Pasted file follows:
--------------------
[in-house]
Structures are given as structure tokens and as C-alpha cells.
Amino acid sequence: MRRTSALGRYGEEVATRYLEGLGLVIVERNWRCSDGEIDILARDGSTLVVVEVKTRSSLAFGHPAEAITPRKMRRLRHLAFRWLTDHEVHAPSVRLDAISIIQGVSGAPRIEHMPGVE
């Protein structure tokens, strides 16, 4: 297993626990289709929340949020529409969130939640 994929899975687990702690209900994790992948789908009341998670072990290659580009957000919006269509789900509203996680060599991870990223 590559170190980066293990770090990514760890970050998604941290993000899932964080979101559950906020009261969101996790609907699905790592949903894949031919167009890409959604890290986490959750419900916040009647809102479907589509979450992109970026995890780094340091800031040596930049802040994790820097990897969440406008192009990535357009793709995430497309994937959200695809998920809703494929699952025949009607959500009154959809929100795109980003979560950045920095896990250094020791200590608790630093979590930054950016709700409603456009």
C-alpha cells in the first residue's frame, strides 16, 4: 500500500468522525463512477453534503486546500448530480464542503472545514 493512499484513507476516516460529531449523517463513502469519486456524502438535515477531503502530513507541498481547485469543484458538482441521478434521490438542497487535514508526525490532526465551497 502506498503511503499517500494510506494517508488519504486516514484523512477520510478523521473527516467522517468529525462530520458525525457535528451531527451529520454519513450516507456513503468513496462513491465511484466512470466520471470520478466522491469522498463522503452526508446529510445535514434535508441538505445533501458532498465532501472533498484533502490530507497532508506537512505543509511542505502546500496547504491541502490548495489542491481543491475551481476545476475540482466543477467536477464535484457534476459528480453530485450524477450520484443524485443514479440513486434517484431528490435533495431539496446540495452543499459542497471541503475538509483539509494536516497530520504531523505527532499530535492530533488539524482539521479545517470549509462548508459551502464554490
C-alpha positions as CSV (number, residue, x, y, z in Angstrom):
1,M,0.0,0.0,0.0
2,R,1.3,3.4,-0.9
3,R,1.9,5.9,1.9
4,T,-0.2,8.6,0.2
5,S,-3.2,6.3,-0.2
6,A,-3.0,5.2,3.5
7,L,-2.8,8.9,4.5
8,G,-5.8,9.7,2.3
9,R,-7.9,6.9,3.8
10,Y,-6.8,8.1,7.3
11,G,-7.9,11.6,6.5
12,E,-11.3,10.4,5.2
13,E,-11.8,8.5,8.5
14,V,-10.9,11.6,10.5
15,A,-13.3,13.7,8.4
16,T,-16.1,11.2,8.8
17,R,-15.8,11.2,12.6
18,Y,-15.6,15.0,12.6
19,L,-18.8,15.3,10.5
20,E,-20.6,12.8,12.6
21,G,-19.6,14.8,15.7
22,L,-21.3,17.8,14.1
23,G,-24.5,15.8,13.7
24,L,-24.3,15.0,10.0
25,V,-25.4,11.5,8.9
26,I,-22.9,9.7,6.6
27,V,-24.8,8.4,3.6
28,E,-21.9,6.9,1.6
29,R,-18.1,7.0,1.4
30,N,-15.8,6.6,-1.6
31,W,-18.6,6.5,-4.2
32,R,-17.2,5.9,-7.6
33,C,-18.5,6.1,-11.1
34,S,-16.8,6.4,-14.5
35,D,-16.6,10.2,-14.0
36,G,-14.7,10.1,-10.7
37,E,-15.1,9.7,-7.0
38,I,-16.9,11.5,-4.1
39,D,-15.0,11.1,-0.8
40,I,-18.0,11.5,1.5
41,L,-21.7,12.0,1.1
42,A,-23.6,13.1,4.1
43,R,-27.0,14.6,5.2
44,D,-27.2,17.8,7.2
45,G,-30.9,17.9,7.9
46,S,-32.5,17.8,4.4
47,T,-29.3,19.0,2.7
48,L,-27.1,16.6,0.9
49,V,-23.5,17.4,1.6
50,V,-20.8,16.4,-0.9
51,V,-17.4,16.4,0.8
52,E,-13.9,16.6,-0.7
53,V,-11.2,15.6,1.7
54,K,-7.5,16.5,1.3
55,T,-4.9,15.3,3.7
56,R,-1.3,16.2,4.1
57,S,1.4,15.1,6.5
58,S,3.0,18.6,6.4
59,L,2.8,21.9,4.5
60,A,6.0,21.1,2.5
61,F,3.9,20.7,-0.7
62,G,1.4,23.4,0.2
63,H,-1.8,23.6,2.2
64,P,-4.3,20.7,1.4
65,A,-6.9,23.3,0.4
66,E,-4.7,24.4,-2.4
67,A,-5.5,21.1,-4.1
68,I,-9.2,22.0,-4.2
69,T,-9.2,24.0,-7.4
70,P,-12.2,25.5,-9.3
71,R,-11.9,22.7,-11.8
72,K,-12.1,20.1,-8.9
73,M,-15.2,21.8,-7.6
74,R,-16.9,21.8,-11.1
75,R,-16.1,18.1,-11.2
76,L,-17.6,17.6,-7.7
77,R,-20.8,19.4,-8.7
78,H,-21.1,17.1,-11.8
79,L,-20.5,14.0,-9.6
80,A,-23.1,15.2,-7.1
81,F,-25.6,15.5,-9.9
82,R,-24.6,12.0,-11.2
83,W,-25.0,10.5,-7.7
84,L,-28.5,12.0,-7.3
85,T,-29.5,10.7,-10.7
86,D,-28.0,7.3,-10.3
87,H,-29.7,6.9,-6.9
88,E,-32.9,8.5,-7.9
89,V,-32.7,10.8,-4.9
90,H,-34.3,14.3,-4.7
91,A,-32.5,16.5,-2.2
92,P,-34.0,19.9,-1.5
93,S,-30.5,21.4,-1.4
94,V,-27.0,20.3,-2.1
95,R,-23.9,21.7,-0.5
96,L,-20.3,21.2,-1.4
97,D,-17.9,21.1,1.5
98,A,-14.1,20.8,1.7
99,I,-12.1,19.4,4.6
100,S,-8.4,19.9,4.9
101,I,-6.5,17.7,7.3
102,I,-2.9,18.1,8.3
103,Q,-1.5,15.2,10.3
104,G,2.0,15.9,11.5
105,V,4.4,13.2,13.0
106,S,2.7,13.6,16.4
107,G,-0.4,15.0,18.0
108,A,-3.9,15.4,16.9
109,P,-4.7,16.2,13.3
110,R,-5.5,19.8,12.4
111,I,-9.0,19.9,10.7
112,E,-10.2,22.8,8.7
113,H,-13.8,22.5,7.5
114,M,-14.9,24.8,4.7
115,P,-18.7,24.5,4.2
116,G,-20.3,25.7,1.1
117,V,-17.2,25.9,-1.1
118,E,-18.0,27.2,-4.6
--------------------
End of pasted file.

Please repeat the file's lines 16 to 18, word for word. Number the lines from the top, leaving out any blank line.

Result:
10,Y,-6.8,8.1,7.3
11,G,-7.9,11.6,6.5
12,E,-11.3,10.4,5.2